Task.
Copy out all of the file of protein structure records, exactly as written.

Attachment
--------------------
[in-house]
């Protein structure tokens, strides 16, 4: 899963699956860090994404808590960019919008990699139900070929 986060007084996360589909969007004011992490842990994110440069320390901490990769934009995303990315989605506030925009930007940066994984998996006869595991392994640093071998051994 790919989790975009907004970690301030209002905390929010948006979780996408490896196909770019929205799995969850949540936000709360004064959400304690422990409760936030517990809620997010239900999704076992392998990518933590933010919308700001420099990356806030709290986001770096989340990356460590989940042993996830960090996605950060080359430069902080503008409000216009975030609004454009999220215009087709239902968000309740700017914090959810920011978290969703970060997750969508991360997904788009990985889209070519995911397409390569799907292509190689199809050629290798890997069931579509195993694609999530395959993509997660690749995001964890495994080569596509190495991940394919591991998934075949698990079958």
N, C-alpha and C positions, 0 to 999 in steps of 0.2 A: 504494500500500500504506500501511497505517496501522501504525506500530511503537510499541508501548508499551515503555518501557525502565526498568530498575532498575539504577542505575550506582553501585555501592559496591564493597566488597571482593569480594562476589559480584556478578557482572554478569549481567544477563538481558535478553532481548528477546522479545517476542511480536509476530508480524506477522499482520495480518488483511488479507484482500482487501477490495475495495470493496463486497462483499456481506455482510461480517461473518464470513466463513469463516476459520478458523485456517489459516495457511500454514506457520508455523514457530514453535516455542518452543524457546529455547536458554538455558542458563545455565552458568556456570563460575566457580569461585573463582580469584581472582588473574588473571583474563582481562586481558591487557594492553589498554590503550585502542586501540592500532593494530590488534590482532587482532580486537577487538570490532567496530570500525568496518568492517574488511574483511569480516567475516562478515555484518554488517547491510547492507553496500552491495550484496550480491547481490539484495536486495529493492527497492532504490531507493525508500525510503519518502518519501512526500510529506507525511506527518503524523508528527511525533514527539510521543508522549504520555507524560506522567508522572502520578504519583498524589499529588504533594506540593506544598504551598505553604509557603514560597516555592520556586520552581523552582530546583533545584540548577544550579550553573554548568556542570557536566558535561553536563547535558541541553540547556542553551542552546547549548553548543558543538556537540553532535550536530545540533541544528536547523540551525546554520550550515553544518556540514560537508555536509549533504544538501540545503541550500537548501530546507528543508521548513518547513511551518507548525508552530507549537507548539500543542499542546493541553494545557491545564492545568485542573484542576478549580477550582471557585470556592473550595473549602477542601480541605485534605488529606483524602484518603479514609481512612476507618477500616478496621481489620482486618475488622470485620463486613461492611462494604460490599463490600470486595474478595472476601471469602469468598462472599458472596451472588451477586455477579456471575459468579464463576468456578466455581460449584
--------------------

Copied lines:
[in-house]
């Protein structure tokens, strides 16, 4: 899963699956860090994404808590960019919008990699139900070929 986060007084996360589909969007004011992490842990994110440069320390901490990769934009995303990315989605506030925009930007940066994984998996006869595991392994640093071998051994 790919989790975009907004970690301030209002905390929010948006979780996408490896196909770019929205799995969850949540936000709360004064959400304690422990409760936030517990809620997010239900999704076992392998990518933590933010919308700001420099990356806030709290986001770096989340990356460590989940042993996830960090996605950060080359430069902080503008409000216009975030609004454009999220215009087709239902968000309740700017914090959810920011978290969703970060997750969508991360997904788009990985889209070519995911397409390569799907292509190689199809050629290798890997069931579509195993694609999530395959993509997660690749995001964890495994080569596509190495991940394919591991998934075949698990079958």
N, C-alpha and C positions, 0 to 999 in steps of 0.2 A: 504494500500500500504506500501511497505517496501522501504525506500530511503537510499541508501548508499551515503555518501557525502565526498568530498575532498575539504577542505575550506582553501585555501592559496591564493597566488597571482593569480594562476589559480584556478578557482572554478569549481567544477563538481558535478553532481548528477546522479545517476542511480536509476530508480524506477522499482520495480518488483511488479507484482500482487501477490495475495495470493496463486497462483499456481506455482510461480517461473518464470513466463513469463516476459520478458523485456517489459516495457511500454514506457520508455523514457530514453535516455542518452543524457546529455547536458554538455558542458563545455565552458568556456570563460575566457580569461585573463582580469584581472582588473574588473571583474563582481562586481558591487557594492553589498554590503550585502542586501540592500532593494530590488534590482532587482532580486537577487538570490532567496530570500525568496518568492517574488511574483511569480516567475516562478515555484518554488517547491510547492507553496500552491495550484496550480491547481490539484495536486495529493492527497492532504490531507493525508500525510503519518502518519501512526500510529506507525511506527518503524523508528527511525533514527539510521543508522549504520555507524560506522567508522572502520578504519583498524589499529588504533594506540593506544598504551598505553604509557603514560597516555592520556586520552581523552582530546583533545584540548577544550579550553573554548568556542570557536566558535561553536563547535558541541553540547556542553551542552546547549548553548543558543538556537540553532535550536530545540533541544528536547523540551525546554520550550515553544518556540514560537508555536509549533504544538501540545503541550500537548501530546507528543508521548513518547513511551518507548525508552530507549537507548539500543542499542546493541553494545557491545564492545568485542573484542576478549580477550582471557585470556592473550595473549602477542601480541605485534605488529606483524602484518603479514609481512612476507618477500616478496621481489620482486618475488622470485620463486613461492611462494604460490599463490600470486595474478595472476601471469602469468598462472599458472596451472588451477586455477579456471575459468579464463576468456578466455581460449584